Abstract: Centromeres are differentiated chromatin domains, present once per chromosome, that direct segregation of the genome in mitosis and meiosis by specifying assembly of the kinetochore. They are distinct genetic loci in that their identity in most organisms is determined not by the DNA sequences they are associated with, but through specific chromatin composition and context. The core nucleosomal protein CENP-A/cenH3 plays a primary role in centromere determination in all species and directs assembly of a large complex of associated proteins in vertebrates. While CENP-A itself is stably transmitted from one generation to the next, the nature of the template for centromere replication and its relationship to kinetochore function are as yet poorly understood. Here, we investigate the assembly and inheritance of a histone fold complex of the centromere, the CENP-T/W complex, which is integrated with centromeric chromatin in association with canonical histone H3 nucleosomes. We have investigated the cell cycle regulation, timing of assembly, generational persistence, and requirement for function of CENPs -T and -W in the cell cycle in human cells. The CENP-T/W complex assembles through a dynamic exchange mechanism in late S-phase and G2, is required for mitosis in each cell cycle and does not persist across cell generations, properties reciprocal to those measured for CENP-A. We propose that the CENP-A and H3-CENP-T/W nucleosome components of the centromere are specialized for centromeric and kinetochore activities, respectively. Segregation of the assembly mechanisms for the two allows the cell to switch between chromatin configurations that reciprocally support the replication of the centromere and its conversion to a mitotic state on postreplicative chromatin.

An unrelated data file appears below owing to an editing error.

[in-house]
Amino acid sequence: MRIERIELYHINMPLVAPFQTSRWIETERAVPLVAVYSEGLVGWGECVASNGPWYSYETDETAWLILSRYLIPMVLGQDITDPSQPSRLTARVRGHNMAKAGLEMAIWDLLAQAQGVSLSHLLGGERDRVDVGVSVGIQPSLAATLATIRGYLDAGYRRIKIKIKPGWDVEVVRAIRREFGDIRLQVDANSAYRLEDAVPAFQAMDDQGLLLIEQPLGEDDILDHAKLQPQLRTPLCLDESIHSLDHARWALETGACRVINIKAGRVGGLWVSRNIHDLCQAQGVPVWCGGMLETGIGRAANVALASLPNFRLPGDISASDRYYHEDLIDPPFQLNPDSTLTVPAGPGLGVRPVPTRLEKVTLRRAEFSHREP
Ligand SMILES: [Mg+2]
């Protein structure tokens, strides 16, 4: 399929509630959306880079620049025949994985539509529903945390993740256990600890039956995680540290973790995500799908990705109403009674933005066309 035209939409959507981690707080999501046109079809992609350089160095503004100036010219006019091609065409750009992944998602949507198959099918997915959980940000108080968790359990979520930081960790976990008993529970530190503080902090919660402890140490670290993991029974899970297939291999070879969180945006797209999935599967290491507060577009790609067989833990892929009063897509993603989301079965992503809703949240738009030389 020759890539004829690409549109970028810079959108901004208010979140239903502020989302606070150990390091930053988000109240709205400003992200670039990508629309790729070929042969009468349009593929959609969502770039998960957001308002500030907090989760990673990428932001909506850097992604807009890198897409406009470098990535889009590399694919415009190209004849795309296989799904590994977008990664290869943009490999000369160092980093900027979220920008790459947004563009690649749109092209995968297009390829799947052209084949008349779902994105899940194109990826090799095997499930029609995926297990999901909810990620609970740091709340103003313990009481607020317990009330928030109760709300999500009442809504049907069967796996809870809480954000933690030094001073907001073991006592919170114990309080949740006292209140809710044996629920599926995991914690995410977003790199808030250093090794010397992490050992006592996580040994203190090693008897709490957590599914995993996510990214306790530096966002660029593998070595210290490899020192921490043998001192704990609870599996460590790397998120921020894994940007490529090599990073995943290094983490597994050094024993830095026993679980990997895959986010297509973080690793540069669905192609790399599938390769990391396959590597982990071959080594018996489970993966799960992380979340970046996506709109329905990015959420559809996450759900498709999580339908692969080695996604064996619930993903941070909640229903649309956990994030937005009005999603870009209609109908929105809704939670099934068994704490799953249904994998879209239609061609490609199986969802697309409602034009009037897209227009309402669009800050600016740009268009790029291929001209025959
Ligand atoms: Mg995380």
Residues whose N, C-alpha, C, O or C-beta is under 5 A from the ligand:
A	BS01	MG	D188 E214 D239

Hyperacute Therapies for Childhood Stroke: A Case Report and Review of the Literature
Jose Irazuzta,Kevin J. Sullivan
Neurology Research International , 2010, DOI: 10.1155/2010/497326